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Part III. Defamation and Privacy
II. Invasion of Privacy
Defamation is the general term for statements that tend to injure a subject's personal or business reputation. Libel is defamation that occurs in written form; slander is oral defamation. A newspaper's re-publication of a slanderous statement would be termed libel.
The price of "winning" a libel suit can be very high. But the cost involves much more than lawyers' fees. The mere process of defending a libel suit, no matter how groundless the claim, diverts time and effort from the normal business of reporting the news; it interferes with the editorial process in publishing related stories; it calls into question the credibility of the entire news staff; and it exacts on the individual reporter an emotional toll that may affect work even after the suit is resolved.
It is also an unfortunate fact that newspapers can lose libel suits for reasons that have nothing to do with the truth or accuracy of the challenged story.
For these reasons, the first goal of the newsroom should be to avoid libel suits wherever possible, without compromising the integrity of the story. The second goal, where damage to reputation is unavoidable from the facts of the story, should be to reduce the newspaper's risk of liability and strengthen its ability to dispose of the suit quickly.
The guidelines in this section are arranged with these goals in mind. Suggestions are offered for dealing with libel concerns at each stage of the editorial process, from investigation through writing, editing, legal review when necessary, and after publication. Traditional listings of libel "defenses" and definitions are generally avoided, on the theory that these are technical rules developed by lawyers for use in lawsuits. When considered outside the practical context of the news-gathering process, they are confusing at best and dangerously misleading at worst.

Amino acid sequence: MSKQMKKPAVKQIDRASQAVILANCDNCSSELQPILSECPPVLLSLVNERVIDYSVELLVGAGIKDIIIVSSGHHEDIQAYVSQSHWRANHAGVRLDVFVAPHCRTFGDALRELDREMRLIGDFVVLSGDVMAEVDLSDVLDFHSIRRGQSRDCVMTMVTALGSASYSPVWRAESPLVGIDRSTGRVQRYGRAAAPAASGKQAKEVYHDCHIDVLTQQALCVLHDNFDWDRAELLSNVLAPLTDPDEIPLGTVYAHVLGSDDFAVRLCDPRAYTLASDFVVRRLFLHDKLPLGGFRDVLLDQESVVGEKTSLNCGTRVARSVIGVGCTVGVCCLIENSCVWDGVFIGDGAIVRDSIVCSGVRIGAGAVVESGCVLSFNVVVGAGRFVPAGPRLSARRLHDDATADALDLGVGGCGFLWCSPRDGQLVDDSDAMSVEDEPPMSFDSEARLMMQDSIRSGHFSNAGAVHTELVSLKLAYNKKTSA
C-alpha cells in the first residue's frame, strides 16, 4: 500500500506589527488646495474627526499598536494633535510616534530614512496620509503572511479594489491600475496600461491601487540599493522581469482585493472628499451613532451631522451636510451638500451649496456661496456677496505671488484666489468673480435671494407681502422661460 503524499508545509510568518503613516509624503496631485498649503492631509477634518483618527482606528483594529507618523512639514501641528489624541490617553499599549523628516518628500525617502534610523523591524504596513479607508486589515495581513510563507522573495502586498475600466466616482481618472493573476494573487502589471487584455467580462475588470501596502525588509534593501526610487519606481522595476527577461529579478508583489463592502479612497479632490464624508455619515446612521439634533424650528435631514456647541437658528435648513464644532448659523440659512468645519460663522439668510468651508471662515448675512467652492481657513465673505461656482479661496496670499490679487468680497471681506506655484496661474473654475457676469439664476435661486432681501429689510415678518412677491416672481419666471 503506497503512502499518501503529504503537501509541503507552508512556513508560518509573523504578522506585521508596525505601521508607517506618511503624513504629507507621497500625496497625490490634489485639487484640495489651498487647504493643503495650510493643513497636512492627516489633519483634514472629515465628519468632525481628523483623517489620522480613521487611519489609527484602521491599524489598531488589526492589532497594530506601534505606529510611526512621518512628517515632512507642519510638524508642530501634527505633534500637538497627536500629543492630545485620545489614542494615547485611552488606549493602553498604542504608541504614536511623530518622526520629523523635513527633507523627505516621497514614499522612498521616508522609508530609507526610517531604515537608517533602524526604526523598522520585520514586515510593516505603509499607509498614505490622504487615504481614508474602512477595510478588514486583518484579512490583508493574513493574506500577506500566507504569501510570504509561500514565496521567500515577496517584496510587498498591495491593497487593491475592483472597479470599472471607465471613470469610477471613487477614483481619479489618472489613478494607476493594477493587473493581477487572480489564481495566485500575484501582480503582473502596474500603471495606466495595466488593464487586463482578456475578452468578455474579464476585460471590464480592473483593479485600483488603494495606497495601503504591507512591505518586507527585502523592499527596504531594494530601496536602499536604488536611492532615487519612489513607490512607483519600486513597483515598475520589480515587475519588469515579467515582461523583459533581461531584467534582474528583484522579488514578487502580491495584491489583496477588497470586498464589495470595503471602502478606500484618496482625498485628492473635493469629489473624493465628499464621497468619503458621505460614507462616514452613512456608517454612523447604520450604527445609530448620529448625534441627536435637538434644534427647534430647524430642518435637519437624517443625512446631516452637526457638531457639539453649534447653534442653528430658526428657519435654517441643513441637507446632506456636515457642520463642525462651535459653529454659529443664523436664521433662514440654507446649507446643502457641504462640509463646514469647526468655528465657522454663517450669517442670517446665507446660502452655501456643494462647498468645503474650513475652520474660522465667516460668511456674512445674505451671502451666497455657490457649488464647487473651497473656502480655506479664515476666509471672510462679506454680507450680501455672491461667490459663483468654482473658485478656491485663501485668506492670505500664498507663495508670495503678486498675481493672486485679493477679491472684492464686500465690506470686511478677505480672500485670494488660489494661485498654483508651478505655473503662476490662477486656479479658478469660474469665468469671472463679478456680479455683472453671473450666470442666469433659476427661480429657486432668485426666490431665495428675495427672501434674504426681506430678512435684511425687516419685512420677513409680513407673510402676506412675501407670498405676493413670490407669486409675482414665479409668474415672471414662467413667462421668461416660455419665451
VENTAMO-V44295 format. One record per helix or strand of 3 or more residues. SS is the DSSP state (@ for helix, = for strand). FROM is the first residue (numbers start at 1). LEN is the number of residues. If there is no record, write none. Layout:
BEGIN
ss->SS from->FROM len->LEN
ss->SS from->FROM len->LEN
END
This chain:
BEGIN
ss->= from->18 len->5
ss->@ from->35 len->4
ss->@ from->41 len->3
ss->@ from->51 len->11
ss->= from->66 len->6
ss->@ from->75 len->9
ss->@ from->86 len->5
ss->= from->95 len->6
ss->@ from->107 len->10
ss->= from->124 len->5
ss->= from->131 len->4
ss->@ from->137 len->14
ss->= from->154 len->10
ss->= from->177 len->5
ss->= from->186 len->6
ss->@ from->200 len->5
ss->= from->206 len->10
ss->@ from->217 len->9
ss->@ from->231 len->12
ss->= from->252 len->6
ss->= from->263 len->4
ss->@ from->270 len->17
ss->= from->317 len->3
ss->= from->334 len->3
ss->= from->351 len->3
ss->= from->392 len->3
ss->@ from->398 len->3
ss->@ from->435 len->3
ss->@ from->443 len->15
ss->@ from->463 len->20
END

Still, in a libel suit, the editorial process must be translated into and reconciled with those legal principles. Therefore, an attempt has been made to incorporate the technical rules into guidelines and, in some cases, to include mention of important court cases, as a useful "shorthand" for discussion purposes.
In using these guidelines, it is critical to recognize that they do not try to address matters of journalistic practice and ethics. Answers to questions about the adequacy of an investigation, the reliability of a source, and verification of facts in general will not be found in the guidelines. These are matters of professional training and editorial judgment that will vary with the circumstances of each story and should be left to the sound editorial policies of the newspaper.
Where the guidelines suggest additional investigation or caution in reporting certain matters, these suggestions are intended to strengthen the newspaper's defenses against a libel suit. They are not intended as rules to be followed mechanically in all cases, and should not be interpreted as either a summary of, or a substitute for, sound journalistic practices.